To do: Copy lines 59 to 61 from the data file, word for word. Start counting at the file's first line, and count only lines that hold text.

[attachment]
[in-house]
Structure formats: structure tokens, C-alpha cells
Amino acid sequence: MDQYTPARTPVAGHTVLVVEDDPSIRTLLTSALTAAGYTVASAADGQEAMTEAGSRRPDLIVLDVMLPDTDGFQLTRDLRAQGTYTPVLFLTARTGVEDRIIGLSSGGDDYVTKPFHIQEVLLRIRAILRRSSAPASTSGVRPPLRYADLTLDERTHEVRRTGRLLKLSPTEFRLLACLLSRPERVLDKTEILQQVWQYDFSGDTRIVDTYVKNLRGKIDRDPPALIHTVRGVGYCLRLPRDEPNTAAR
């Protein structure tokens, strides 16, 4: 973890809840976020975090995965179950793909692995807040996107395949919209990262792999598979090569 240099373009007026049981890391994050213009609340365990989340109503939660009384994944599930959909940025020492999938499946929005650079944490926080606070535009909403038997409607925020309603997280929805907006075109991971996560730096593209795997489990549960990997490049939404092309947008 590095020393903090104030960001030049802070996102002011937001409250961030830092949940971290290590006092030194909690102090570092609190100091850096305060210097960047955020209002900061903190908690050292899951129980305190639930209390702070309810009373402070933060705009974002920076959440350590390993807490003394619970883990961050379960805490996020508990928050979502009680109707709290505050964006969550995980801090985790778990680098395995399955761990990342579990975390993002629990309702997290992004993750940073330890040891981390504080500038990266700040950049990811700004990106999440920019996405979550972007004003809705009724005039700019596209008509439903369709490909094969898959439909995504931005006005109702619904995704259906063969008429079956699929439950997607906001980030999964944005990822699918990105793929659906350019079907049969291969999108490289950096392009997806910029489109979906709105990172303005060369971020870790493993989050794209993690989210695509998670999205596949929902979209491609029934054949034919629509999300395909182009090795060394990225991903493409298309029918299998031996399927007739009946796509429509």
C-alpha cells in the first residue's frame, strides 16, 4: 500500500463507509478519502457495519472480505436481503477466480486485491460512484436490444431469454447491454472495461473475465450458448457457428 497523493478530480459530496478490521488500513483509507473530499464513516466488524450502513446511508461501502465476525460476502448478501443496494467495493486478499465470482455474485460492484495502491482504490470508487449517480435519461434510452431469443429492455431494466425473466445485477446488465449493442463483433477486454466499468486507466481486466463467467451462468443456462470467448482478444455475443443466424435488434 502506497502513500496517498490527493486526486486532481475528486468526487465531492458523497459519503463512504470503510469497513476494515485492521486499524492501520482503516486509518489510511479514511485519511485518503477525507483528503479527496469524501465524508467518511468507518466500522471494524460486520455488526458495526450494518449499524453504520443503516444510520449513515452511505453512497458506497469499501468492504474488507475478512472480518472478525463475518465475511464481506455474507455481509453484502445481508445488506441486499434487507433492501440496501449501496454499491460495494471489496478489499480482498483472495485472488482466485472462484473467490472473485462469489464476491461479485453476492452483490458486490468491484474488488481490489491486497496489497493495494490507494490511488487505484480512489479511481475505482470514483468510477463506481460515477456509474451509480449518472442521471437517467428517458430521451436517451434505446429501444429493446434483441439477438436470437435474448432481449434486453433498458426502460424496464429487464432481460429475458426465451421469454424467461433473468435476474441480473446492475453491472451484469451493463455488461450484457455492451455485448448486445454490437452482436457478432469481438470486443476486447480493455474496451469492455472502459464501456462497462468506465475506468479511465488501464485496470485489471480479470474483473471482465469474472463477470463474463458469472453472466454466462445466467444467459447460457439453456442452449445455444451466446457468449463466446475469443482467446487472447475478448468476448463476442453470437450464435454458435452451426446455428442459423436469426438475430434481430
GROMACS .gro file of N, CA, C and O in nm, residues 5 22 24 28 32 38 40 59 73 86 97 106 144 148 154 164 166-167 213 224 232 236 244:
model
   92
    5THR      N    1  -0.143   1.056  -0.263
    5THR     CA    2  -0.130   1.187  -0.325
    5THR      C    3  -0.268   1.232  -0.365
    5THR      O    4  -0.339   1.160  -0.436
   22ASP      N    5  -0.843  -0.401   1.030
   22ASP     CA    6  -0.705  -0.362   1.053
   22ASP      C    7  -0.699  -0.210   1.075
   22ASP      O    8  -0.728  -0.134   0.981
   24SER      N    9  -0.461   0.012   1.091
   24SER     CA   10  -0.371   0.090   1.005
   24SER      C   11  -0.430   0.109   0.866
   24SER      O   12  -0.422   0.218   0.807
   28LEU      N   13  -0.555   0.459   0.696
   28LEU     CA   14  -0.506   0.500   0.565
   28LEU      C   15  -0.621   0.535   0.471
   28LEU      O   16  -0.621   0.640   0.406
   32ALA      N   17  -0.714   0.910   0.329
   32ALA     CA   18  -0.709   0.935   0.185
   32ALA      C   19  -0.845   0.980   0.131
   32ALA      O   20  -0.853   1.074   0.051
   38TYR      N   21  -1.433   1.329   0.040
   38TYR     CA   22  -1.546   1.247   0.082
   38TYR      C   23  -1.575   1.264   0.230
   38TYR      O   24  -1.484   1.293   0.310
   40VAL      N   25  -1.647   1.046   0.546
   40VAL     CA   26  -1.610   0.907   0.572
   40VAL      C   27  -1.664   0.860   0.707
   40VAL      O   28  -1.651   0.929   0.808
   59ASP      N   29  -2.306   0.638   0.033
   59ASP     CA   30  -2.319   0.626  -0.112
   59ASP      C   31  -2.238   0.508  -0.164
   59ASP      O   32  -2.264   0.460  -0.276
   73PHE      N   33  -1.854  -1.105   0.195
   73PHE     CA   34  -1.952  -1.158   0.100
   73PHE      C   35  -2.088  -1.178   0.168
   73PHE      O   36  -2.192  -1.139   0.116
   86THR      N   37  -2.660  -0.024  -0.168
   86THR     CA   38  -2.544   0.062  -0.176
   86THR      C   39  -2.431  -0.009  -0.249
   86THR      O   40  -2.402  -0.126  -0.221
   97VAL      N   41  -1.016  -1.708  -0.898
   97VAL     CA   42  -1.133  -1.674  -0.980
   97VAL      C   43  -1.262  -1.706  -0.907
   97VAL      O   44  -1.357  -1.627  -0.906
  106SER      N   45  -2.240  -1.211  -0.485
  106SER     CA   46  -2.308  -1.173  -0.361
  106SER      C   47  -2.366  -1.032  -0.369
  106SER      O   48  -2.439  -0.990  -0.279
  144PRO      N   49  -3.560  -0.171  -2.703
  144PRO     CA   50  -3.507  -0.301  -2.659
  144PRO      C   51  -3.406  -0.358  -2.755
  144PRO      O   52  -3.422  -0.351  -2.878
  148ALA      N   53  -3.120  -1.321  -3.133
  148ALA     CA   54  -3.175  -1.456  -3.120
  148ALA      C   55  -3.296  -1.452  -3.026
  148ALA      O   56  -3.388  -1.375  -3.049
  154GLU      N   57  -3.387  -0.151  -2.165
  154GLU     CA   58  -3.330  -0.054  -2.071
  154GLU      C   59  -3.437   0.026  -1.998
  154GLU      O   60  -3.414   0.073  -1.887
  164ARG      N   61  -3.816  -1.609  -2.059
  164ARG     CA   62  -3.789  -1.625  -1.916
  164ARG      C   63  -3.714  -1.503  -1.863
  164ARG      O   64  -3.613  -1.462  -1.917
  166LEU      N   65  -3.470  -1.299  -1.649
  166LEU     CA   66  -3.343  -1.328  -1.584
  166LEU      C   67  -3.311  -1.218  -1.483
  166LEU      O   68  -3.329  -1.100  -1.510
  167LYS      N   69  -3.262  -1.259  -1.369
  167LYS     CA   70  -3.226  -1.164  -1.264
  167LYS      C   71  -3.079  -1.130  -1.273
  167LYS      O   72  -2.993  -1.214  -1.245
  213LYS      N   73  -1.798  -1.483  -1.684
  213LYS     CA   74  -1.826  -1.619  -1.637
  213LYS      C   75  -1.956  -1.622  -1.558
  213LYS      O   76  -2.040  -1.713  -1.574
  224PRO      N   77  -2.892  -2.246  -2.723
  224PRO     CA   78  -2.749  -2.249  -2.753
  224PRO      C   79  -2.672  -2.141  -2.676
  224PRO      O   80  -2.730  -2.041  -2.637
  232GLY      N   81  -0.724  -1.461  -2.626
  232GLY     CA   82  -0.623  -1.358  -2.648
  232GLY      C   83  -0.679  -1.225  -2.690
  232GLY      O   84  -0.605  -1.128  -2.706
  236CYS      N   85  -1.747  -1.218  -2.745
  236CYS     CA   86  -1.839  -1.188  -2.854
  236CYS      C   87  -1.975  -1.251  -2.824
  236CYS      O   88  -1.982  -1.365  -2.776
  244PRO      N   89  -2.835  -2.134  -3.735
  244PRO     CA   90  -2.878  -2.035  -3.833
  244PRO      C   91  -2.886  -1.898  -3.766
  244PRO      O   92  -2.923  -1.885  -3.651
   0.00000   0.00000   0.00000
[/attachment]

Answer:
  144PRO      C   51  -3.406  -0.358  -2.755
  144PRO      O   52  -3.422  -0.351  -2.878
  148ALA      N   53  -3.120  -1.321  -3.133